Happy FeetDownload Resource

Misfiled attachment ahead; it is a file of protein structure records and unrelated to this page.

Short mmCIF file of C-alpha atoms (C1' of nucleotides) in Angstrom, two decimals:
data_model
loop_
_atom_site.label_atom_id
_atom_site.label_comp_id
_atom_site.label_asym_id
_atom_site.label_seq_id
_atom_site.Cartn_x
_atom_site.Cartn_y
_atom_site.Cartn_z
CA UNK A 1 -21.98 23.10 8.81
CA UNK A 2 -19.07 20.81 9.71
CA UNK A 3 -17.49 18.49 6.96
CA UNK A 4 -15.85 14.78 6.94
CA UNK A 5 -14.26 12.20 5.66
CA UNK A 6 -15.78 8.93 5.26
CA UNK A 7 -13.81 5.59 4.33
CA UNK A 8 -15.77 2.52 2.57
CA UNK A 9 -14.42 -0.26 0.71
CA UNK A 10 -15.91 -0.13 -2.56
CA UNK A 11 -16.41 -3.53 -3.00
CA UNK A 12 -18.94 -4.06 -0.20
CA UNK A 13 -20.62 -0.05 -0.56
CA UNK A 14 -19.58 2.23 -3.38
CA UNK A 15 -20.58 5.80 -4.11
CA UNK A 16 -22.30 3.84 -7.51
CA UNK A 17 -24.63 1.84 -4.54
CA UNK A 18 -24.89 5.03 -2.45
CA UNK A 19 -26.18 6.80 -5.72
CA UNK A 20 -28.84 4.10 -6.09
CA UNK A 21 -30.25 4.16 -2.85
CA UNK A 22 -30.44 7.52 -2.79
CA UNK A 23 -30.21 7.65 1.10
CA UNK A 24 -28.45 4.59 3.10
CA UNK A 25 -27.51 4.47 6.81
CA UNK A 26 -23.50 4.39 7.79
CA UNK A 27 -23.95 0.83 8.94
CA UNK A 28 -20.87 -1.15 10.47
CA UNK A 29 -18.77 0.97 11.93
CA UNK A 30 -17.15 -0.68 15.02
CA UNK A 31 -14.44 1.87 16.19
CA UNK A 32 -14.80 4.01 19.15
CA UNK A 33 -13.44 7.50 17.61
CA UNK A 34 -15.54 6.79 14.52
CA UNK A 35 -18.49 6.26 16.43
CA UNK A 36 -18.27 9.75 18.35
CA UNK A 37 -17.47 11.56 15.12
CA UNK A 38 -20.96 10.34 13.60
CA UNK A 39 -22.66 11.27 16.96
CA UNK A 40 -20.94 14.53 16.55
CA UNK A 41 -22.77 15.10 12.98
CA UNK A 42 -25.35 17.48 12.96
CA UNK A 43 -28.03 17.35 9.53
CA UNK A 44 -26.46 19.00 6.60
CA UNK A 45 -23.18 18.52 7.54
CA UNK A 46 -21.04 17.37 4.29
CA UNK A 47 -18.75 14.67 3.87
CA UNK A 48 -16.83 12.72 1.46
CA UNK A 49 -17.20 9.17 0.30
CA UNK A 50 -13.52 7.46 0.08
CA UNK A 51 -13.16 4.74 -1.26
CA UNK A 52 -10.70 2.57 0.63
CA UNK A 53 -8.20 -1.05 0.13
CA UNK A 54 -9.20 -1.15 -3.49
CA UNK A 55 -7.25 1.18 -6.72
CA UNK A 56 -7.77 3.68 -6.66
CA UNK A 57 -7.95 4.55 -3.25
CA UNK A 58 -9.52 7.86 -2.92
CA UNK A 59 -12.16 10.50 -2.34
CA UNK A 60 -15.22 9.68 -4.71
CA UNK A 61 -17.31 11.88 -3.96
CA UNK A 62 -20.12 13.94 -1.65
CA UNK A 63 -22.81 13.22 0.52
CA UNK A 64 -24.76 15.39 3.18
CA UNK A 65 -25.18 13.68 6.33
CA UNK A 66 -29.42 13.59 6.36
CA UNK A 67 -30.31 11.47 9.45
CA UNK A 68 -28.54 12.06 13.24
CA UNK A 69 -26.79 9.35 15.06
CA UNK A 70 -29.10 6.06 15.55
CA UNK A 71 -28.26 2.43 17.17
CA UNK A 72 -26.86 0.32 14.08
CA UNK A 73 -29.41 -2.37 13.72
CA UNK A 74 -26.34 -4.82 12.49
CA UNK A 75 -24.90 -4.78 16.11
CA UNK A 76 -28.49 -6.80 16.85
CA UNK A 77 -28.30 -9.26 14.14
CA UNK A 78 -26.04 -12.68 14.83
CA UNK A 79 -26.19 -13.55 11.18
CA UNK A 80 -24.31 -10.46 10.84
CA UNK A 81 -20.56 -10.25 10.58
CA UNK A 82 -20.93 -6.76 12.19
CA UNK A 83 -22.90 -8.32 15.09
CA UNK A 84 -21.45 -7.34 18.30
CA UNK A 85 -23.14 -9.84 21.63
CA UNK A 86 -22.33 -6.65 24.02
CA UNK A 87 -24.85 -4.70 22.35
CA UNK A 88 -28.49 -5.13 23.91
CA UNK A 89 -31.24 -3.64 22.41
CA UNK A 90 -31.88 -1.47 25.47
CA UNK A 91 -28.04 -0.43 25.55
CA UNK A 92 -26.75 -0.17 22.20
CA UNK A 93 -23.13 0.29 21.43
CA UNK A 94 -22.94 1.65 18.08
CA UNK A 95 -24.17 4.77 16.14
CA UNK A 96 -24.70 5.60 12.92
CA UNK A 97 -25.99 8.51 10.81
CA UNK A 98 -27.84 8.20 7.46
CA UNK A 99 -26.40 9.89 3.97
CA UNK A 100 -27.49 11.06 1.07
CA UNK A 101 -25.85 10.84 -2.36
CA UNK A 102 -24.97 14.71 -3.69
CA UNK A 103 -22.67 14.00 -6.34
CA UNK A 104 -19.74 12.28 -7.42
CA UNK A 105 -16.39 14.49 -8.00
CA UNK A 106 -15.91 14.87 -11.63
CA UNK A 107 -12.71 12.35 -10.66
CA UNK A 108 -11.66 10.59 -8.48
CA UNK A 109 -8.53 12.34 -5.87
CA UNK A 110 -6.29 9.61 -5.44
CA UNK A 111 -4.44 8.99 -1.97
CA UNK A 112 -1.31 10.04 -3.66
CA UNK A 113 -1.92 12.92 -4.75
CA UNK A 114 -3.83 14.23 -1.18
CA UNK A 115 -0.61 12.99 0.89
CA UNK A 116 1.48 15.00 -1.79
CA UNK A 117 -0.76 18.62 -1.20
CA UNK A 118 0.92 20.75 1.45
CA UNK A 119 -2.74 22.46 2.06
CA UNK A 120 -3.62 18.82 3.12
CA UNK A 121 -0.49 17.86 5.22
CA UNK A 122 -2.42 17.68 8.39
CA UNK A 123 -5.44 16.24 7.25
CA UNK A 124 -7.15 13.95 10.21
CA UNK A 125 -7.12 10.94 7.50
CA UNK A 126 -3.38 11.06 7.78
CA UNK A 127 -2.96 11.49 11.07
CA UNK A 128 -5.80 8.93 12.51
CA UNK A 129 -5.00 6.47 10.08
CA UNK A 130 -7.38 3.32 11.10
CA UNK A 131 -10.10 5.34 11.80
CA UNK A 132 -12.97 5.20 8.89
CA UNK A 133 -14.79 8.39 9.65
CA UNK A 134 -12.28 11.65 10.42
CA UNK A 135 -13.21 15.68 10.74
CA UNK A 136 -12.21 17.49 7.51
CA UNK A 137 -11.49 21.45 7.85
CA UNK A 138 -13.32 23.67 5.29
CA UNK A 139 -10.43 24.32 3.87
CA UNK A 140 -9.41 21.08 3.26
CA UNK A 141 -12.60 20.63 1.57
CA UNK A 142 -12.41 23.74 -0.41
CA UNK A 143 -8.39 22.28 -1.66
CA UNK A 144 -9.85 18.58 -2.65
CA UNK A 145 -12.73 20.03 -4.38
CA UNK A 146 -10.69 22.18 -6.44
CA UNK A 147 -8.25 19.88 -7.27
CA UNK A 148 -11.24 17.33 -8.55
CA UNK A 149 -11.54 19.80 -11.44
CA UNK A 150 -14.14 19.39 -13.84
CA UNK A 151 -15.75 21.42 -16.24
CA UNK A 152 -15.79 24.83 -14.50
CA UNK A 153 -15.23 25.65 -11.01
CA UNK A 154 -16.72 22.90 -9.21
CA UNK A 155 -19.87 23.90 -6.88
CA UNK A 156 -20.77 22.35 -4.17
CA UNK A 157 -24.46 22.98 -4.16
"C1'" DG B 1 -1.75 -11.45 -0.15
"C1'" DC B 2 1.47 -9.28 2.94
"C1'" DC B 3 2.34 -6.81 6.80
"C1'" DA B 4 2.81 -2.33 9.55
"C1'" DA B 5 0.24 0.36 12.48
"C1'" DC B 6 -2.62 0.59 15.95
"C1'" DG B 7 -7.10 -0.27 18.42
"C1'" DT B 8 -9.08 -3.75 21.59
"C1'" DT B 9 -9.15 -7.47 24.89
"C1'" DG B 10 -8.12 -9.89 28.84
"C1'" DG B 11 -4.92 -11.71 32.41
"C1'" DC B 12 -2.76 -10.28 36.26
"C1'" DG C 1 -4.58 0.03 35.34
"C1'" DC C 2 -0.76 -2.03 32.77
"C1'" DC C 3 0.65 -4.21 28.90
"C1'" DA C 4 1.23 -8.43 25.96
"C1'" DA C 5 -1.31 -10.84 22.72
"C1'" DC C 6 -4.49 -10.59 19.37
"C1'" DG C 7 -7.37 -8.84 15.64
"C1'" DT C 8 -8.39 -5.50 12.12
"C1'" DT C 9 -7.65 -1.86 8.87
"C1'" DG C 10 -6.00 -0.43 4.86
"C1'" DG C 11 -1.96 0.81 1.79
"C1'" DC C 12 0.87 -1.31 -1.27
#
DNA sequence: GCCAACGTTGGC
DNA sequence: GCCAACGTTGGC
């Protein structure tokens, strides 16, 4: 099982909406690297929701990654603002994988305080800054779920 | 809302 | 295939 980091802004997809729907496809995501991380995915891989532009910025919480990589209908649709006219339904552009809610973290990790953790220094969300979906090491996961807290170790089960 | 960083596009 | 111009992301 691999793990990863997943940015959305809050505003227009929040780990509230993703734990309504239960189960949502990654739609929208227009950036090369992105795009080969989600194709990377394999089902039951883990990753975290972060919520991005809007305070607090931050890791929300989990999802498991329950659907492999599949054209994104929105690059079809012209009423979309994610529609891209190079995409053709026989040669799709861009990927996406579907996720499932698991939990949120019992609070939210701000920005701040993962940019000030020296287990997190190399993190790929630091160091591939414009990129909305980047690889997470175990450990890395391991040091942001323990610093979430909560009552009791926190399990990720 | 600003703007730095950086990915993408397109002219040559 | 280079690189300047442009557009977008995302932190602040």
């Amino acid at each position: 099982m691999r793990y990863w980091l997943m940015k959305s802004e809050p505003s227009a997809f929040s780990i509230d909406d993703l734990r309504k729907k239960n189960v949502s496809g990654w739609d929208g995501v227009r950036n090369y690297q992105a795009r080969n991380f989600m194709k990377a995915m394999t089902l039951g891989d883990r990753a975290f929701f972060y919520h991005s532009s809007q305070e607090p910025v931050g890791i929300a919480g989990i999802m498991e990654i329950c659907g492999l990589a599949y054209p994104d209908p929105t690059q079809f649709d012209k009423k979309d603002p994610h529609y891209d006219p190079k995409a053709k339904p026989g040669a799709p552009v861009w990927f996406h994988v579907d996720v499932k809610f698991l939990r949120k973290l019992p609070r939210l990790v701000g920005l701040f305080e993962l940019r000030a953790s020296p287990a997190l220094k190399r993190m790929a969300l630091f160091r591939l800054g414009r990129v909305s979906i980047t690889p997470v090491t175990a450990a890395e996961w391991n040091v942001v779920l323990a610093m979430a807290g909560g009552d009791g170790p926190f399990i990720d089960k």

If you own an equine–whether it's a horse, donkey, pony or mini–chances are good that you'll need to have its feet maintained on a regular schedule. Equines' hooves are continually growing, and unless they're walking 20 miles a day or more on rough terrain, the hooves will have to be trimmed, balanced and possibly shod by a farrier. Due to the rate of keratin growth in the feet, most farriers will generally want to keep your horse on a six- to eight-week schedule. So how does this relate to training? While all horses need regular hoof care from the time they're born to the day they die, they don't come into this world with that understanding. There isn't space in this article to cover all the aspects of training a horse to pick up its feet for the farrier, but what I hope to impress upon you is the importance of maintaining that training. Training horses involves both mental and physical aspects, and they often overlap. It's a never-ending process that can be constantly refined. Just because your horse knows how to stand for the farrier when you first bring him home doesn't guarantee he'll be a sweet angel with his feet if you don't continue to work with them. It's not the farrier's job to train your horse. It is his or her job to maintain the balance of the feet and legs of your animal, and a farrier can't do a great job if your horse is losing his balance or taking his feet away every few seconds. If you get your horse's feet worked on every eight weeks, that's only six sessions per year. If you ride your horse twice a week, you'll have 104 riding sessions in a year. Which do you think your horse will be better at: riding or picking up his feet? In order to teach a horse all sorts of maneuvers–such as gait changes, lead departures, lead changes, stops, spins and more–we have to build their strength and balance through repetition. The same is true of lifting and holding their feet. The biggest problem for horses is not that they're afraid of lifting their feet, but that they can't hold one leg up in the air for three to five minutes at a time without losing their balance. When they lose their balance, it's mentally taxing for them, so they try to correct this by taking their foot back and putting it on the ground where they think it belongs. This will lead to an angry farrier if it happens at every session. Equines are stronger than human beings, and if they commit to taking their foot away from a farrier, they'll do just that. As a responsible owner, you can correct this issue by picking up all of your horse's feet for several minutes on a regular basis. It's a good idea to clean debris out of their feet anyway, so you'll be accomplishing two things at once. If your horse can't hold his feet up for very long, try to increase the amount of time over several weeks or even months. Every time you do this, you'll be building balance and allowing your horse to be more comfortable with a human handling his feet for prolonged periods of time. And when the farrier does come, the whole experience will be faster, smoother and calmer. Your farrier and your horse will thank you.